Wednesday, March 28, 2007

Easy Chicken Porridge with Dried Scallops

What do you do when you're too tired to cook dinner? Sometimes I resort to making porridge or congee.

Porridge is filling yet nutritious and with a rice cooker, you can cook porridge in 1 hour or less.

This time, I will show you how to cook a simple chicken porridge with 3 basic ingredients - chicken, dried scallops and rice.

I use chicken wings because I like the texture and softness of chicken wings but you can use any part of the chicken you like. Chop the chicken meat into fairly large pieces. Set aside.

Wash rice as if you are going to cook rice. A cup of rice is enough for two persons. Put rice into your rice cooker and add 3 times the water. More water is better than less. Your porridge will thicken as it sets.

Into this rice + water mix, add chicken. Add 3 large dried scallops (pre-soak in water to soften). Break up the scallops gently.

That's it. Place the lid on the cooker (do not cover tightly or your porridge will boil over! And what a mess that will be) and switch on the electricity. Stir it every 15 minutes.

As there's more water than rice, the cooker will not turn off automatically until the water is almost dried up. Keep stirring the porridge until it reaches a consistency that you like. I usually boil it for 40 minutes before I turn off the electricity.

Add a little salt and pepper and a good dash of roasted sesame oil (Ghee Hiang brand). The sesame oil makes the world of difference. It's aromatic and brings out the best in your porridge. Trust me.

Once you turn off the electricity, cover the lid tightly so that the porridge will continue to thicken slightly for another 5 minutes. Serve hot with good quality soya sauce like Lee Kum Kee Premium Soy Sauce.

Simple, easy and so yummy!

Note: Dried scallop is one of the more nutritious ingredients you can buy. Get the large ones if you can. This is a pricey ingredient (about RM38 for 1 tahil - you get about 20 scallops) but what a tasty ingredient it is. It is also nourishing for the Yin and good for children and the elderly. It imparts a slightly fishy taste to food but a fragrant fishiness. Dried scallops is a premium ingredient which can be used with broccoli too (as you usually see in expensive chinese restaurants).

3 comments:

TC said...

I can't agree more. But what is Chicken Porridge without ginger? There's a great place here in Singapore for CP. It is best eaten with a dollop of the ginger/garlic condiment that is actually for the chilli for the Chicken Rice. You will never want to eat CP anywhere else! If you are ever in Singapore, drop me a line at monaco.lai@gmail.com. Like you, I am in design and advertising, and am a true blood Cantonese!

TC said...

Sorry, I mean to give you a longer post, but my two and half year old girl was sitting on my lap and she could be quite a handful.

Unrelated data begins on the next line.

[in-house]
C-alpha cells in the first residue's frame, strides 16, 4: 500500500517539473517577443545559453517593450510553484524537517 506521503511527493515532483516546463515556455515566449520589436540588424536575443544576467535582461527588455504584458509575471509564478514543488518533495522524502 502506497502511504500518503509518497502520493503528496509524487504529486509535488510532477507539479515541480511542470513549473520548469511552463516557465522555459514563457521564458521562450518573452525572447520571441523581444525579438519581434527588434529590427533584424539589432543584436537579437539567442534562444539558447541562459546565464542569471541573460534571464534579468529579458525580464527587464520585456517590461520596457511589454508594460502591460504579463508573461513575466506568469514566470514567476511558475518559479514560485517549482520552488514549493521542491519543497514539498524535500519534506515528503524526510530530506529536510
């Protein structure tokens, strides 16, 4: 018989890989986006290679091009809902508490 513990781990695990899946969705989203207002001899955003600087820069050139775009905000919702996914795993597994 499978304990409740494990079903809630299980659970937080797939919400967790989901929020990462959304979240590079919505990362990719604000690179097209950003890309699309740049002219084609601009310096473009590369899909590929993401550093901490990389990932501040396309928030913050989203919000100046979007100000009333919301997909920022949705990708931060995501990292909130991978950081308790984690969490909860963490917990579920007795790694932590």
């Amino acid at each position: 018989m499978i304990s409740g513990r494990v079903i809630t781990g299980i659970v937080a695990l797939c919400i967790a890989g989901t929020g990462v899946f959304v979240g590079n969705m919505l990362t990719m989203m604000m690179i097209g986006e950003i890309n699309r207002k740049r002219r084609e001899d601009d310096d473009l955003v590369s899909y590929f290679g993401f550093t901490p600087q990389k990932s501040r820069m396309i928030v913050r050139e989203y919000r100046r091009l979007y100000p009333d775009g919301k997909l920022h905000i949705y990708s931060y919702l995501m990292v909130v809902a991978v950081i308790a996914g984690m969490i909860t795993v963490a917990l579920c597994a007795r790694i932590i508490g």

I started experimenting with porridge cooking for my little girl. Got the hang of it after two months. I think the most important thing for delicious porridge is the stock to cook the rice grains with. The physical aspect of the grains is important too, whether it is crushed, soaked the nite before, mixed with beans (popular in Taiwan) - all to give it an interesting texture. Some even add cereal to give it extra smoothness. In Singapore, you can find many different types of porridge: the smooth HK dim-sum style, the water-logged Teochew muay style, the robust Cantonese style, and even the watery type flavoured with peanuts (my fav).
The Chicken Porridge I mentioned previously is rich with ginger and chicken taste, something a hawker from my childhood area used to sell from a cart. It is simple and fragrant. I now find this comfort porridge from a chicken rice restaurant near Novena MRT station. Eating teh porridge with a big dollop of its rich ginger/garlic condiment brings back childhood memories, not least the bite from the hawker's dog when I walked too close to it one day.
I miss the simple peanut porridge that an edlerly couple used to sell at Queen Street Hawker Centre. It is so watery that it feels more like peanut soup. Folks typically order a side plate of beehoon or noodles dressed with red sweet sauce (these days, the brown one is more common). This meal is simple and yet such a delight. It is also a comfort food for me, one I had eaten as a young boy in the days when the same hawkers had their stalls by the roadside (opp where the old Bugis Street used to be).
I will try and cook up the same porridge soon. I do agree that using chicken wings for porridge adds much flavour. Same goes with necks. (And duck neck porrride with peanuts is another popular winner. Altogether flavourful and cheap to prepare (most vendors are happy to sell you a neck for just 20 cents, or a packet for $2)

TC said...

Oh, try adding dried mussels to teh abovementioned duck porridge. Absolutely robust!